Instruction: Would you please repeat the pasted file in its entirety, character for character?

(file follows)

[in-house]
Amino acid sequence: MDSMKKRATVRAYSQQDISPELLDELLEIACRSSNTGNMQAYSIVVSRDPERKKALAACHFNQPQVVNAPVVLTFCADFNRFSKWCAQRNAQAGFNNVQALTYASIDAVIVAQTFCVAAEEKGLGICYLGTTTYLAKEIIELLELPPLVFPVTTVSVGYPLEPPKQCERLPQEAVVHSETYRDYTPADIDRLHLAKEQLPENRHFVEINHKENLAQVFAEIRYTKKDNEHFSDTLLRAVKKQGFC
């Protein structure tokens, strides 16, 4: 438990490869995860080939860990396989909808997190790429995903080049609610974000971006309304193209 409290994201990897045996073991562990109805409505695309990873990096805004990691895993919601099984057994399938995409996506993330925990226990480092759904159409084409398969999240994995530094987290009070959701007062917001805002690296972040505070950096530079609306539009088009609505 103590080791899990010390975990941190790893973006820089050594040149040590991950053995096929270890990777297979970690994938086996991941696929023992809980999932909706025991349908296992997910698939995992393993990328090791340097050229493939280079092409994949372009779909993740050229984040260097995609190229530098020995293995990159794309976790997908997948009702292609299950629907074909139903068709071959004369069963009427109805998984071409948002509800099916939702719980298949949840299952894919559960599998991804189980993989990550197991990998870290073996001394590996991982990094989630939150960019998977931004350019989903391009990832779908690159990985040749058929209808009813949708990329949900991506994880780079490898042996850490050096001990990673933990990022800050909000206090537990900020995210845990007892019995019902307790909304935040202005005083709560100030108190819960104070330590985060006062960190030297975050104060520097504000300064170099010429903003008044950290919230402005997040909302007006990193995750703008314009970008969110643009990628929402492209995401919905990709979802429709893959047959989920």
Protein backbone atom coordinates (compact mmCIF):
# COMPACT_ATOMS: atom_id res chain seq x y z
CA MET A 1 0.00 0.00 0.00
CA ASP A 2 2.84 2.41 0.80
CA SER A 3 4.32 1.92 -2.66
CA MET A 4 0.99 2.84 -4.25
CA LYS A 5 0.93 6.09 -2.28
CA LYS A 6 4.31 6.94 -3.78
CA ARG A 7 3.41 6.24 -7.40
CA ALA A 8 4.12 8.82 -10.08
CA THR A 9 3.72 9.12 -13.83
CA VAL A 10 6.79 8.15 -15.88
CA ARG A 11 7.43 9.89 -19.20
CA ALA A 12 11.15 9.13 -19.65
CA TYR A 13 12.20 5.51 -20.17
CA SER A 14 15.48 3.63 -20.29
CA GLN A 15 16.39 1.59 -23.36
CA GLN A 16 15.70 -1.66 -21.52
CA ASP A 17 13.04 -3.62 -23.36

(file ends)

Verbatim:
[in-house]
Amino acid sequence: MDSMKKRATVRAYSQQDISPELLDELLEIACRSSNTGNMQAYSIVVSRDPERKKALAACHFNQPQVVNAPVVLTFCADFNRFSKWCAQRNAQAGFNNVQALTYASIDAVIVAQTFCVAAEEKGLGICYLGTTTYLAKEIIELLELPPLVFPVTTVSVGYPLEPPKQCERLPQEAVVHSETYRDYTPADIDRLHLAKEQLPENRHFVEINHKENLAQVFAEIRYTKKDNEHFSDTLLRAVKKQGFC
């Protein structure tokens, strides 16, 4: 438990490869995860080939860990396989909808997190790429995903080049609610974000971006309304193209 409290994201990897045996073991562990109805409505695309990873990096805004990691895993919601099984057994399938995409996506993330925990226990480092759904159409084409398969999240994995530094987290009070959701007062917001805002690296972040505070950096530079609306539009088009609505 103590080791899990010390975990941190790893973006820089050594040149040590991950053995096929270890990777297979970690994938086996991941696929023992809980999932909706025991349908296992997910698939995992393993990328090791340097050229493939280079092409994949372009779909993740050229984040260097995609190229530098020995293995990159794309976790997908997948009702292609299950629907074909139903068709071959004369069963009427109805998984071409948002509800099916939702719980298949949840299952894919559960599998991804189980993989990550197991990998870290073996001394590996991982990094989630939150960019998977931004350019989903391009990832779908690159990985040749058929209808009813949708990329949900991506994880780079490898042996850490050096001990990673933990990022800050909000206090537990900020995210845990007892019995019902307790909304935040202005005083709560100030108190819960104070330590985060006062960190030297975050104060520097504000300064170099010429903003008044950290919230402005997040909302007006990193995750703008314009970008969110643009990628929402492209995401919905990709979802429709893959047959989920």
Protein backbone atom coordinates (compact mmCIF):
# COMPACT_ATOMS: atom_id res chain seq x y z
CA MET A 1 0.00 0.00 0.00
CA ASP A 2 2.84 2.41 0.80
CA SER A 3 4.32 1.92 -2.66
CA MET A 4 0.99 2.84 -4.25
CA LYS A 5 0.93 6.09 -2.28
CA LYS A 6 4.31 6.94 -3.78
CA ARG A 7 3.41 6.24 -7.40
CA ALA A 8 4.12 8.82 -10.08
CA THR A 9 3.72 9.12 -13.83
CA VAL A 10 6.79 8.15 -15.88
CA ARG A 11 7.43 9.89 -19.20
CA ALA A 12 11.15 9.13 -19.65
CA TYR A 13 12.20 5.51 -20.17
CA SER A 14 15.48 3.63 -20.29
CA GLN A 15 16.39 1.59 -23.36
CA GLN A 16 15.70 -1.66 -21.52
CA ASP A 17 13.04 -3.62 -23.36